Pensioners and Pets

Pensioners and Pets

In what may sometimes be a lonely stage of life, the relationship between pensioners and pets can bring about meaning and enjoyment.

There’s no denying that caring for a pet in older life might provide some difficulties. These difficulties could be physical, as well as financial. This is even more so if your pension isn’t that great. Yet, many believe that living alone without their much-loved pet would be unimaginable.

As pets go, the norm to keep is either cats or dogs. Each animal has its pros and cons, and I can write about both. Since at the moment our house hosts cats, I’ll start with having these as pets. 

Until a few years ago, I thought cats were nothing more than horrible and stinky. I also thought that there was no way on Earth a cat was going to enter our home. Yet, my wife loves them to pieces, and try as I might, at the time I could never understand why.

The day came when I was to be surprised, or better still, shocked! After a long and tiresome session at work, I was glad to be home, take my shoes off, and enjoy a nice cup of tea away from the general hassle at the office. I had had enough that day and I only wanted to crash on the sofa.

My wife had other ideas

My wife had other plans! She came up to me and smiled a different sort of smile. I wasn’t quite sure what to think as she doesn’t smile in that particular sort of way all that often. Then, from behind her, I could have sworn I saw a cat walking across the room. I didn’t realize that my day was bad enough for me to start hallucinating.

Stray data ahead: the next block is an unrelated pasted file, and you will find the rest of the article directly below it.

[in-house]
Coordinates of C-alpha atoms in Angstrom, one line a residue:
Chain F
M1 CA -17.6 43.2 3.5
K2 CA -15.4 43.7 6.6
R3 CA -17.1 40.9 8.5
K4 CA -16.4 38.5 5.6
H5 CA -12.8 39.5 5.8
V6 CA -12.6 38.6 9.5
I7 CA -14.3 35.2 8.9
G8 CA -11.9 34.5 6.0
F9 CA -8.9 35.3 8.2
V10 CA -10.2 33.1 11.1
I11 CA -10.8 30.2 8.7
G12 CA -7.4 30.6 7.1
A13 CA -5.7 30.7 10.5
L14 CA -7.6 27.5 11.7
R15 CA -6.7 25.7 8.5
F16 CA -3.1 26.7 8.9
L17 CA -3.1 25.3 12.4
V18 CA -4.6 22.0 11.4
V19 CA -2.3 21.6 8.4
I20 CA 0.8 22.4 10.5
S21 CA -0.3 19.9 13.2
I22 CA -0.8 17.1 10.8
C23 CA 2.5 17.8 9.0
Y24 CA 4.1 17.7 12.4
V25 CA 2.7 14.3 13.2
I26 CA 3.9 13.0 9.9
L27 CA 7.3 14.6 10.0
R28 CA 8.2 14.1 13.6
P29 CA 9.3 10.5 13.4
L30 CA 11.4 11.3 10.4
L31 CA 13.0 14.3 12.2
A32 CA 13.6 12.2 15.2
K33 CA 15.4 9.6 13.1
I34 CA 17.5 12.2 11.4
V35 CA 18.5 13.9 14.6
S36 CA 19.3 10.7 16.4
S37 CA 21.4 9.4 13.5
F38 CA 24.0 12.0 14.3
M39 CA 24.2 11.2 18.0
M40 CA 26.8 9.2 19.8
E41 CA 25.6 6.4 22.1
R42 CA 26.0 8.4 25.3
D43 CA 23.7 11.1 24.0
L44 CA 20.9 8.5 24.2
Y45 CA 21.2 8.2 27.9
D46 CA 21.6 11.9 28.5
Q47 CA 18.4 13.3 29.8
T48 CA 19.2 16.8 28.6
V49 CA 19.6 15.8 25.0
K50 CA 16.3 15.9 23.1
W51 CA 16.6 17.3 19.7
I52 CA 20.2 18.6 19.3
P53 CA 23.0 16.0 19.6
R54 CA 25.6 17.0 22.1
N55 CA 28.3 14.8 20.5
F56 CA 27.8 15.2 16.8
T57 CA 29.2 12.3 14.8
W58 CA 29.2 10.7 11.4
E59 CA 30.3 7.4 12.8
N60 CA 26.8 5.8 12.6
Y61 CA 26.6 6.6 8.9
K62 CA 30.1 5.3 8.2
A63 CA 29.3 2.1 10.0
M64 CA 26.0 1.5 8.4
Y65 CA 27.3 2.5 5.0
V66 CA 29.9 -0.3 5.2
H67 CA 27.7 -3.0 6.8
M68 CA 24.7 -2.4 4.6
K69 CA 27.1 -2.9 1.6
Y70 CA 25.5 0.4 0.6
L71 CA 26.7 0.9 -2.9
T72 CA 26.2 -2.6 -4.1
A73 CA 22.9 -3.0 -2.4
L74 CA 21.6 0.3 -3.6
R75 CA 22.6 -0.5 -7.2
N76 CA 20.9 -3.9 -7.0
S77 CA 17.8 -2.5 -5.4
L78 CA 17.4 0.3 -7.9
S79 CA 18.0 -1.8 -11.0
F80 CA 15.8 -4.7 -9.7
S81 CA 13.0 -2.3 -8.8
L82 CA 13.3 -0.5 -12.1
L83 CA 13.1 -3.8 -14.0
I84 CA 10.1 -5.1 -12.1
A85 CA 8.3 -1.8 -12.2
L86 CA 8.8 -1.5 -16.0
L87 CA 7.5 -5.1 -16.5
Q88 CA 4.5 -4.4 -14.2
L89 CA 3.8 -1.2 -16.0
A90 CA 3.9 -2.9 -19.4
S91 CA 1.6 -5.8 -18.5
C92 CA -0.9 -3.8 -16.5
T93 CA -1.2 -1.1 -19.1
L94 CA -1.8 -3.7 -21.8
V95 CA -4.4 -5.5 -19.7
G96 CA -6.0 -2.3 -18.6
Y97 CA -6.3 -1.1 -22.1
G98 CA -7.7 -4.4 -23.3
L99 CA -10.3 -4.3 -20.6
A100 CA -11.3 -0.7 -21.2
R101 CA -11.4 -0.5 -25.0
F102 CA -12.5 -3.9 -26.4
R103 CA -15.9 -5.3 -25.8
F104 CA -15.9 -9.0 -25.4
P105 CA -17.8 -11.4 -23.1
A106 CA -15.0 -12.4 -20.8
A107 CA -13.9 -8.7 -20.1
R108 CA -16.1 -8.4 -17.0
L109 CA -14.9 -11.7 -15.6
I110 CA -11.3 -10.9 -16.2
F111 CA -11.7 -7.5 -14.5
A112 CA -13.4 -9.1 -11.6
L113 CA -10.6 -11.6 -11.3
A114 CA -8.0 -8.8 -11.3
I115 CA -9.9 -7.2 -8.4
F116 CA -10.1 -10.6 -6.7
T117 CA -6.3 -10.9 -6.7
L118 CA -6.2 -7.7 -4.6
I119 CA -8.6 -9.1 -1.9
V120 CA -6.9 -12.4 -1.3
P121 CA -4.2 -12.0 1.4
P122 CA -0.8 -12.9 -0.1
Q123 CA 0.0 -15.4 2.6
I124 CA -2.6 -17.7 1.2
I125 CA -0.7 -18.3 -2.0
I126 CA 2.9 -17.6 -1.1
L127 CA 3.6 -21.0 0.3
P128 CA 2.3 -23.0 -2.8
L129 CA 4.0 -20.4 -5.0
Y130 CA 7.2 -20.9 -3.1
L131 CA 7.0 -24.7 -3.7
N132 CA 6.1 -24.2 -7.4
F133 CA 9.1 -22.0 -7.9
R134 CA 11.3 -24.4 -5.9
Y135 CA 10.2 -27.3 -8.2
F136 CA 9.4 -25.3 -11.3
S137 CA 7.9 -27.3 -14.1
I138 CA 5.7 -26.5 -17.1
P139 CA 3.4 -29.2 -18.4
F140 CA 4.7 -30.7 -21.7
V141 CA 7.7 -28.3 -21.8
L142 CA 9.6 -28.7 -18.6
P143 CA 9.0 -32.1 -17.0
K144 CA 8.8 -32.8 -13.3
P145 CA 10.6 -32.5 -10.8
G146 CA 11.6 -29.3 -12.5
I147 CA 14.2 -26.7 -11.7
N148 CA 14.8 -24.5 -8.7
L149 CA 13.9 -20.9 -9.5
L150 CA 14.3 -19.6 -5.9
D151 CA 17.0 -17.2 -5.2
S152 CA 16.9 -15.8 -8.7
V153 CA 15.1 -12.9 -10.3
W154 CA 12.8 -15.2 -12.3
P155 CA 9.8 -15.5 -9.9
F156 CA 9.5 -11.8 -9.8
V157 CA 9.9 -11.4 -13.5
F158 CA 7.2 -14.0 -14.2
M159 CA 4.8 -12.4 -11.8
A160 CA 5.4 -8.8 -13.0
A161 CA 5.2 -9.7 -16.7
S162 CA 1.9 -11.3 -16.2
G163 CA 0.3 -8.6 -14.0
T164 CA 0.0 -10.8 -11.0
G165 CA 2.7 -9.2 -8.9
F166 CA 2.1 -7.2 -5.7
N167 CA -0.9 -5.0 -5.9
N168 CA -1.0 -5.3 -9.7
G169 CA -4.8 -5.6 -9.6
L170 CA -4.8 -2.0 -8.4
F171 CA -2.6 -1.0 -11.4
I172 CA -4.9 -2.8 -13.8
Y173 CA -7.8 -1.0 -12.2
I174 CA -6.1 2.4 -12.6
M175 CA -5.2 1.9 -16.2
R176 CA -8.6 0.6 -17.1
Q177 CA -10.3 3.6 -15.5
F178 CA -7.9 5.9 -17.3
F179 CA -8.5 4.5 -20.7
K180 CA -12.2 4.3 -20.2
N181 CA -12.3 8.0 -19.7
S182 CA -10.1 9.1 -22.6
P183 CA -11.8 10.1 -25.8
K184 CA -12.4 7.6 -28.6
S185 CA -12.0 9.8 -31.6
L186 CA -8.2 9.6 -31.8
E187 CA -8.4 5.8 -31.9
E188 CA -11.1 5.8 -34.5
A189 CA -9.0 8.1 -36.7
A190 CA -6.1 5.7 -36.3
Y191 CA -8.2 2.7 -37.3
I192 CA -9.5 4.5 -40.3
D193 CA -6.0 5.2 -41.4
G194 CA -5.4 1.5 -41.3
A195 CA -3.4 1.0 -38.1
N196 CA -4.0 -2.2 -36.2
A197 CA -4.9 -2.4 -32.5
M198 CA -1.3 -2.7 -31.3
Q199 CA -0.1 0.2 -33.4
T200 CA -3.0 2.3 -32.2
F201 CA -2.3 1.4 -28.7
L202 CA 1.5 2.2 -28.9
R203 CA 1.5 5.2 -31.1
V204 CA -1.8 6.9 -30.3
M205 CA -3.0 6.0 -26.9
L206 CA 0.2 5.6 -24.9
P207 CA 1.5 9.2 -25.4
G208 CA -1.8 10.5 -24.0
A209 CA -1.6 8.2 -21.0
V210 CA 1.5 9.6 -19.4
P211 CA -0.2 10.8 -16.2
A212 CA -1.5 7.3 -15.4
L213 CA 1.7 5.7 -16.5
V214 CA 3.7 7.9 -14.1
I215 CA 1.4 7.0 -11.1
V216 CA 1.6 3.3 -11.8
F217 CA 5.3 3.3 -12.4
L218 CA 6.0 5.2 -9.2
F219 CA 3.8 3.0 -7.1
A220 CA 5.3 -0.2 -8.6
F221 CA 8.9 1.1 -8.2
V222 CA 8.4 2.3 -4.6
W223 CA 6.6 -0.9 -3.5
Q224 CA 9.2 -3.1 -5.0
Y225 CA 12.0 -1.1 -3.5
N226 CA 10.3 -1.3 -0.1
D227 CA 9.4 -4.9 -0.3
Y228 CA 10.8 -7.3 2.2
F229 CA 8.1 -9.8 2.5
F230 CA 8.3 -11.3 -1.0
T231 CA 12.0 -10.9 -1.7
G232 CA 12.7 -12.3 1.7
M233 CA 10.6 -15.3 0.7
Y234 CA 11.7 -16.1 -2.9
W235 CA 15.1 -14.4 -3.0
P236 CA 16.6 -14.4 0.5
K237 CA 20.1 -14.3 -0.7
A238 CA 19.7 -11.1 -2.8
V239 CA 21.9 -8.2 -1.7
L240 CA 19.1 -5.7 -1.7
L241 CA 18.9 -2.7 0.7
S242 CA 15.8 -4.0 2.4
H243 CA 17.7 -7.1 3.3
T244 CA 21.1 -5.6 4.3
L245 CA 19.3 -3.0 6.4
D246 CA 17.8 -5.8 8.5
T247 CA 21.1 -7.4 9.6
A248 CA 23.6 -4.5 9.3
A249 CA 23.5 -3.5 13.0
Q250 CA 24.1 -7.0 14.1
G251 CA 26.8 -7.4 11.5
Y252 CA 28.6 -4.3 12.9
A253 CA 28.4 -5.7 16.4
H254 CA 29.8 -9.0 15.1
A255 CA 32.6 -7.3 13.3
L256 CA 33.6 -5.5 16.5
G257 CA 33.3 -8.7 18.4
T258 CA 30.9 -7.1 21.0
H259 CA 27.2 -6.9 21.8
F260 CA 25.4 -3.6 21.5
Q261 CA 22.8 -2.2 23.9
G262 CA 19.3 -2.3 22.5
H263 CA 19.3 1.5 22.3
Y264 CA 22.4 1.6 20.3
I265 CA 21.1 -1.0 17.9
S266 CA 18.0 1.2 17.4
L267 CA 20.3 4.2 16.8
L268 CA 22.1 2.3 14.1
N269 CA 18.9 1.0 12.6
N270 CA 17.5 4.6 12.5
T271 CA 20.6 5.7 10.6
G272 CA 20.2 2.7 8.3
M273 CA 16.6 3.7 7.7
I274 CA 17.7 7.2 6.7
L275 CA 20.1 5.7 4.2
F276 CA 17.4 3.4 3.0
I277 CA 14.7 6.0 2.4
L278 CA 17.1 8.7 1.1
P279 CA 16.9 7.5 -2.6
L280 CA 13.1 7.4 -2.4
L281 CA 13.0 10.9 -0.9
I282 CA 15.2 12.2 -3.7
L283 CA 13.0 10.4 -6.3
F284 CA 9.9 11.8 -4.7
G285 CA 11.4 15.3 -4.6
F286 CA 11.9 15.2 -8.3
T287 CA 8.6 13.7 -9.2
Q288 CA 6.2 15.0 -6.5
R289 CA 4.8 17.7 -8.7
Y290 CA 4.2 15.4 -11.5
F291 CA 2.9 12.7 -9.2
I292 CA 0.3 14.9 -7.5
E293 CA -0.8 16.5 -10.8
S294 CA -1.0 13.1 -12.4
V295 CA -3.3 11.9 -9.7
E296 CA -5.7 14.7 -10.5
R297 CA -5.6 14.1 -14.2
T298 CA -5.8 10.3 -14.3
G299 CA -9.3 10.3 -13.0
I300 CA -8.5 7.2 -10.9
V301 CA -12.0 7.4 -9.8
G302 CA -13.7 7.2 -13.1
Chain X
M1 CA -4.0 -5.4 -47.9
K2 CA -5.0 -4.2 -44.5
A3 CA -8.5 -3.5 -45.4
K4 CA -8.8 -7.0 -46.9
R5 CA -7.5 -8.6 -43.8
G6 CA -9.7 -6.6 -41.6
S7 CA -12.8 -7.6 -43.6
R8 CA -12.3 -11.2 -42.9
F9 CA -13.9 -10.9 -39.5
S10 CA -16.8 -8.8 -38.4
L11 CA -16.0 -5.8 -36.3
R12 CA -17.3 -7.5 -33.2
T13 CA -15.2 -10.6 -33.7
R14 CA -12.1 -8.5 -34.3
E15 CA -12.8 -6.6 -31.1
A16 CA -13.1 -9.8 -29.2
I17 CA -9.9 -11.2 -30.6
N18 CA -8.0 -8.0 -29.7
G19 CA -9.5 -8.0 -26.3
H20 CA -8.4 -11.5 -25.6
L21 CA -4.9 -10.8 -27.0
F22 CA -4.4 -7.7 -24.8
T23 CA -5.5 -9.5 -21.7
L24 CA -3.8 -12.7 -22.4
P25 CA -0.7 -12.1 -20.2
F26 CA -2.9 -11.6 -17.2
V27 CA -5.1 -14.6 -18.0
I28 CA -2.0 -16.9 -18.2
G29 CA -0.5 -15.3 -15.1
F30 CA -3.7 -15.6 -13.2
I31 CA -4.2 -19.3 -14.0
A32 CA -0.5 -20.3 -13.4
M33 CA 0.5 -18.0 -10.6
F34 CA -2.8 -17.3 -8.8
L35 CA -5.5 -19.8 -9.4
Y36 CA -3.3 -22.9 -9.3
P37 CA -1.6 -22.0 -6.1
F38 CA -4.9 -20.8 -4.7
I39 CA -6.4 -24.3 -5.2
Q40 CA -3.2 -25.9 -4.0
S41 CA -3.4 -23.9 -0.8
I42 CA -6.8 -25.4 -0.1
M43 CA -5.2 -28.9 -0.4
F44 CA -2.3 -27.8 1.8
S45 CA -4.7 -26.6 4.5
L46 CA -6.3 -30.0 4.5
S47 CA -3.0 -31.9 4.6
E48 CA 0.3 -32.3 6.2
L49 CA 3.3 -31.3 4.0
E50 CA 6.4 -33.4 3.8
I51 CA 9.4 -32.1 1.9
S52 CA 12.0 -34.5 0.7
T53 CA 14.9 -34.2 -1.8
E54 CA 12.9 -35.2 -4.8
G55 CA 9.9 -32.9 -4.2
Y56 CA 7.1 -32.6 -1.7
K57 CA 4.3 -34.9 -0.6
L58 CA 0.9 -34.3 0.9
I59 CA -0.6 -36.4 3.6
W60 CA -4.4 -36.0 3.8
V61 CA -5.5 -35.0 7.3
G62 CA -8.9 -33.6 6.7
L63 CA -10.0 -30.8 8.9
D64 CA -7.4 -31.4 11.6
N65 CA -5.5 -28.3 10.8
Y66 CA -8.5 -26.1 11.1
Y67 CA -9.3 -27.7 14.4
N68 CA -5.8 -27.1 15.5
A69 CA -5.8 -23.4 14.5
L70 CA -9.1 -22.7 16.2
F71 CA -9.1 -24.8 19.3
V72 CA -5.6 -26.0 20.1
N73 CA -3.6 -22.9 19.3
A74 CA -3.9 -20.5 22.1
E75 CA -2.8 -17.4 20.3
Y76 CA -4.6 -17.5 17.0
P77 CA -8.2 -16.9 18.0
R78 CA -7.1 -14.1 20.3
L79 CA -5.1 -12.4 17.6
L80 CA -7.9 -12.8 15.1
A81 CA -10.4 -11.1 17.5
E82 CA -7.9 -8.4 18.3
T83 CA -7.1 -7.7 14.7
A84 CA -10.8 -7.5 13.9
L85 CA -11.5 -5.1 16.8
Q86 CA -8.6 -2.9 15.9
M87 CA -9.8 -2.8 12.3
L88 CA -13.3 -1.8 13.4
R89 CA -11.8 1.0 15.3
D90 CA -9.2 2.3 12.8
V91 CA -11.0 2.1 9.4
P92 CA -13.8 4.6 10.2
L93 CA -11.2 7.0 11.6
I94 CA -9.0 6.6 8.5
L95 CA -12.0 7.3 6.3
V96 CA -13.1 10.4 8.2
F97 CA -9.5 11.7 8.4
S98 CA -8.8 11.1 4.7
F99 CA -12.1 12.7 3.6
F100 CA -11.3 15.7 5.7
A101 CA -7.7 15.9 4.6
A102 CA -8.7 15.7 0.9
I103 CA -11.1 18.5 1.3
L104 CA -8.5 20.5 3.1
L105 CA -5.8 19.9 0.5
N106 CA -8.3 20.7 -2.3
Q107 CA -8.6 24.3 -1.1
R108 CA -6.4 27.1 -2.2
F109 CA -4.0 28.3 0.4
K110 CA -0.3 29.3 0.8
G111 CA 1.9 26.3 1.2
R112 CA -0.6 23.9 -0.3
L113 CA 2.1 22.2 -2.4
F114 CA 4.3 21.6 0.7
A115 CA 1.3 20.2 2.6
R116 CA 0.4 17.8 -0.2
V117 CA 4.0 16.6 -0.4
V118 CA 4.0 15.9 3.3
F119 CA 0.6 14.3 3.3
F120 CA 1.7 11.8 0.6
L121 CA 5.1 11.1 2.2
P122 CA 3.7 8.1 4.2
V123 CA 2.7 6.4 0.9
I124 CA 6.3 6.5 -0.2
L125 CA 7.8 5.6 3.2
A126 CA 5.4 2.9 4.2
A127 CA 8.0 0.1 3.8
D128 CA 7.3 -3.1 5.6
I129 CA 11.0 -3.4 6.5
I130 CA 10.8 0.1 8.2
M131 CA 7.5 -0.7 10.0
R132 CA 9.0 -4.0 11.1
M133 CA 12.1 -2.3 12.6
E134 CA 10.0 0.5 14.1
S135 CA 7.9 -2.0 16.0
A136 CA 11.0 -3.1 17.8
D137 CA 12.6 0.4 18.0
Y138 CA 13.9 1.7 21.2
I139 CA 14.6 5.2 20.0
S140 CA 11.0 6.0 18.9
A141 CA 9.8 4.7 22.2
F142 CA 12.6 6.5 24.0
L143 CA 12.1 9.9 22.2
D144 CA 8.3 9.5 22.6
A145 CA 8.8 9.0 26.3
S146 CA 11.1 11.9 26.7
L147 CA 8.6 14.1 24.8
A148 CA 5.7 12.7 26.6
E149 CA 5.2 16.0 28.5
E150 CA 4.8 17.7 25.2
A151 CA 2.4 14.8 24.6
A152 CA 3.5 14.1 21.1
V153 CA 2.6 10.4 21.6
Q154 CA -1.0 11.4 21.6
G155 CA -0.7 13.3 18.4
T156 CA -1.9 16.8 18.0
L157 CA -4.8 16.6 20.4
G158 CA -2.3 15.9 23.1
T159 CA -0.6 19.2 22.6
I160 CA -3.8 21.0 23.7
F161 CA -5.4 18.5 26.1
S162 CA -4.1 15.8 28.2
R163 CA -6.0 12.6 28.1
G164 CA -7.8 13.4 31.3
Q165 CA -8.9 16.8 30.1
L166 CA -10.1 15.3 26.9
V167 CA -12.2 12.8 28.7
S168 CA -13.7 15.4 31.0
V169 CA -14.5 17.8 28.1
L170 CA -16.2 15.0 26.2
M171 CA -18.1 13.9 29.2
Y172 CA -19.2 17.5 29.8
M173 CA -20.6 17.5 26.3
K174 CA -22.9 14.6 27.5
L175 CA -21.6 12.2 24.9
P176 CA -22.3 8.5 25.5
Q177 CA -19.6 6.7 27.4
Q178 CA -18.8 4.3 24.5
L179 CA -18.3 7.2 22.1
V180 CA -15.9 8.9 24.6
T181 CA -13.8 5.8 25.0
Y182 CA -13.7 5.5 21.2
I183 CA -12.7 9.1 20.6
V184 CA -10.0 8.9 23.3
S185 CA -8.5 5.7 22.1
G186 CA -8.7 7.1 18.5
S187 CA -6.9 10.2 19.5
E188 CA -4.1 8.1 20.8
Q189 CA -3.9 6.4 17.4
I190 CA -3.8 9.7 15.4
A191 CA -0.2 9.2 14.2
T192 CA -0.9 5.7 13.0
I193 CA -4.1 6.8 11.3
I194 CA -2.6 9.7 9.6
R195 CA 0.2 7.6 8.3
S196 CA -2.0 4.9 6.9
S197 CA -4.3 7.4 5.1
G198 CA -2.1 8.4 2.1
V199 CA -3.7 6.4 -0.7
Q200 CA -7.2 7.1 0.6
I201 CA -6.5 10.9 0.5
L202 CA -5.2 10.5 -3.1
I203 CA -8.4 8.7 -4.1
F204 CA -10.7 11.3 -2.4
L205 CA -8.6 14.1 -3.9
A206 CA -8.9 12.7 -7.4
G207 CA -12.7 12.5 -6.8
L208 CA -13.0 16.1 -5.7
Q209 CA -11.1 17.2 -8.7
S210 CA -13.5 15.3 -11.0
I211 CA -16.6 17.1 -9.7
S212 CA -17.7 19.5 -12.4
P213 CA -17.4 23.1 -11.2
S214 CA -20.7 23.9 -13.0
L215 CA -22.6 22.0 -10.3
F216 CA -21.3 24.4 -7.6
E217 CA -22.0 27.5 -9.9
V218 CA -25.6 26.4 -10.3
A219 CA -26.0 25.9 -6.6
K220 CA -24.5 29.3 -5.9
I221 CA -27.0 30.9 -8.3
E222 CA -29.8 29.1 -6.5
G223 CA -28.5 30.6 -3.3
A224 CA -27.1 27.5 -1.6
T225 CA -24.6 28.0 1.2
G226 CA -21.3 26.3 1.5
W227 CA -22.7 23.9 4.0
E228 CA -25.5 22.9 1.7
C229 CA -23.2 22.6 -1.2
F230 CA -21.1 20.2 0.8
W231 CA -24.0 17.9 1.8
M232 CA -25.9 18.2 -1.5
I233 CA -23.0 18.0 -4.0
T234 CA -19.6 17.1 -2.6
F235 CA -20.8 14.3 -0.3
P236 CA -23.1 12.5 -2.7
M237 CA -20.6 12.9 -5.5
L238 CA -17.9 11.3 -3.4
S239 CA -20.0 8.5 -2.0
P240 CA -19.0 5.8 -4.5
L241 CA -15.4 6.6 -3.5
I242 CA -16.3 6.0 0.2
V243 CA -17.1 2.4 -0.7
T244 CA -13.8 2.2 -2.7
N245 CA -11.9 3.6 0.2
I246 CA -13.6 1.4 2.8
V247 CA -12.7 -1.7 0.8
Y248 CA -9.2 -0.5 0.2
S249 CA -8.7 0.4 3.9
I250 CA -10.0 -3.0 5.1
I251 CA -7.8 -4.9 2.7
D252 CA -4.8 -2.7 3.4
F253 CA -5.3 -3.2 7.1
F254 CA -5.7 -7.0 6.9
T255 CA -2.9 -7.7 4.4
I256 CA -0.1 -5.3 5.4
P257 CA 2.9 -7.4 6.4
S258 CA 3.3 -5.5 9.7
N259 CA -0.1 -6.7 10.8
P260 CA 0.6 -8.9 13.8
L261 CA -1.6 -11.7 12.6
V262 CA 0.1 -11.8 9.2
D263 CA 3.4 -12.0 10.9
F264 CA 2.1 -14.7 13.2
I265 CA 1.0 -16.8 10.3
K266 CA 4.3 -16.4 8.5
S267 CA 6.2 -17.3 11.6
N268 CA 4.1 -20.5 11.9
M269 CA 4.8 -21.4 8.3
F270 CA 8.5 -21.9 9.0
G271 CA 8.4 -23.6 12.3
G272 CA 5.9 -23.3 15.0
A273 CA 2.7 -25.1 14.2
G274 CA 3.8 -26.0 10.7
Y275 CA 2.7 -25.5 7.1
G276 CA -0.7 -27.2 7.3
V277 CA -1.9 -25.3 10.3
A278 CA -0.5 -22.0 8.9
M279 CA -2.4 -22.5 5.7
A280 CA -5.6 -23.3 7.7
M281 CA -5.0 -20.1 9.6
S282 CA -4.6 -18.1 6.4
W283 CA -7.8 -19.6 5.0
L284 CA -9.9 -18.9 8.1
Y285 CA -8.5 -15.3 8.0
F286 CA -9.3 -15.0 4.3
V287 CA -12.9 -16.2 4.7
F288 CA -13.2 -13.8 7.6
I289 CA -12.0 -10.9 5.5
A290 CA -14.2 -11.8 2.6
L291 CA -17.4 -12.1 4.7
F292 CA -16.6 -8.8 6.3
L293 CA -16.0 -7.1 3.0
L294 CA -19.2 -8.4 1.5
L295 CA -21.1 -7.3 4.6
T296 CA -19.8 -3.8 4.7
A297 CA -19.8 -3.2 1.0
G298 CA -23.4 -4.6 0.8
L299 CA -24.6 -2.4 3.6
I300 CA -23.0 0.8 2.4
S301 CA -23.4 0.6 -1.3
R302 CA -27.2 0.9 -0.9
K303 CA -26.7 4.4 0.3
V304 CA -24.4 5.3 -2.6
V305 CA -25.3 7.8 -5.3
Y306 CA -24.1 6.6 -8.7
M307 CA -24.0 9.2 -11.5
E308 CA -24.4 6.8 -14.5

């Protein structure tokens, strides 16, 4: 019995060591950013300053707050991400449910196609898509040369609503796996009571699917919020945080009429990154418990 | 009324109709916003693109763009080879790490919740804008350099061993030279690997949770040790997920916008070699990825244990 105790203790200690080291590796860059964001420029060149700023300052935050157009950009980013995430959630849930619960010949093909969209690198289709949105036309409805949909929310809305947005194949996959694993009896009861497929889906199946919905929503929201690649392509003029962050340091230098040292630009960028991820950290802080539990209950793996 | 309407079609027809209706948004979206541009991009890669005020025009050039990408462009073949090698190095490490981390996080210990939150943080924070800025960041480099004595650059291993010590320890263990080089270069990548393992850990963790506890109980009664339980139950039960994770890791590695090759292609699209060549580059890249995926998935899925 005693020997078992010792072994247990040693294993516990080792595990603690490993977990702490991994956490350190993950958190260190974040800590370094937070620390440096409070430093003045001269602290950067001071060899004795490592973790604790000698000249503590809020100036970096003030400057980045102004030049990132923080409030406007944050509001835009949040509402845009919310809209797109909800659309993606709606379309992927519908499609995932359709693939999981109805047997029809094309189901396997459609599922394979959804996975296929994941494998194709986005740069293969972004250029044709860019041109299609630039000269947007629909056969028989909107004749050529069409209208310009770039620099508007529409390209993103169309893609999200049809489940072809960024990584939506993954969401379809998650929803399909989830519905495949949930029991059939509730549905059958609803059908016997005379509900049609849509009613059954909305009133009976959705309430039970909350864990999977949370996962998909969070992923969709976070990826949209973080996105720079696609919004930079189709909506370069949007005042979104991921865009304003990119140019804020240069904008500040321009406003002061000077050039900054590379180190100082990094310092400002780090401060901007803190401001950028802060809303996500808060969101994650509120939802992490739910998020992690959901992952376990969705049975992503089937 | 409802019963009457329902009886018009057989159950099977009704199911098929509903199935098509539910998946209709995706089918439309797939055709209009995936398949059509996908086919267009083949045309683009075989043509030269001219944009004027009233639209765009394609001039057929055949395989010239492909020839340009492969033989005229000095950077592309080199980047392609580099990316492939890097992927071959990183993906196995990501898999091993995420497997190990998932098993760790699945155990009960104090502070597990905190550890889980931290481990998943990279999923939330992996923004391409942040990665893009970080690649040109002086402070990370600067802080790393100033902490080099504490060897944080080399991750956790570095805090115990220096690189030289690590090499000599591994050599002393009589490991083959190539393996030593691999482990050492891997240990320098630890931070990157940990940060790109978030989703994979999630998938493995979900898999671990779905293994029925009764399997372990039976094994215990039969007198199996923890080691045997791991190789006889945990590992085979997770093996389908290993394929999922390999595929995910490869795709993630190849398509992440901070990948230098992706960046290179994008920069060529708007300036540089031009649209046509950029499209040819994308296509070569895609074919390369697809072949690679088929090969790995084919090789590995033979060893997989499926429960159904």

But, I wasn’t!

I had a rush of mixed feelings, but I was way too tired to argue. The cat ‘hallucination’ seemed harmless enough, and I smiled back. My wife’s face lit up after I said, “Oh, have we got a cat?”

From that day on, I never looked back, well, rarely. Over the years, our family had increased by three cats, and presently we have the fourth one. It’s thanks to these cats I can write from first-hand experience about the pros and cons of having these pets.

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Since retirement, I can see things from a different perspective. I’m mostly at home, and if I’m not busy, things can become quite lonely and isolated. Our present cat isn’t brilliant for any company because he sleeps throughout most of the day, only to surface when he’s hungry. Still, it’s always better than not having him at all in the house. This holds since my wife still works, and I’m most of the time home on my own.

Yet, I have a long list of things I need to cater to, which helps me a great deal to keep me occupied, so being alone isn’t as bad as it might seem.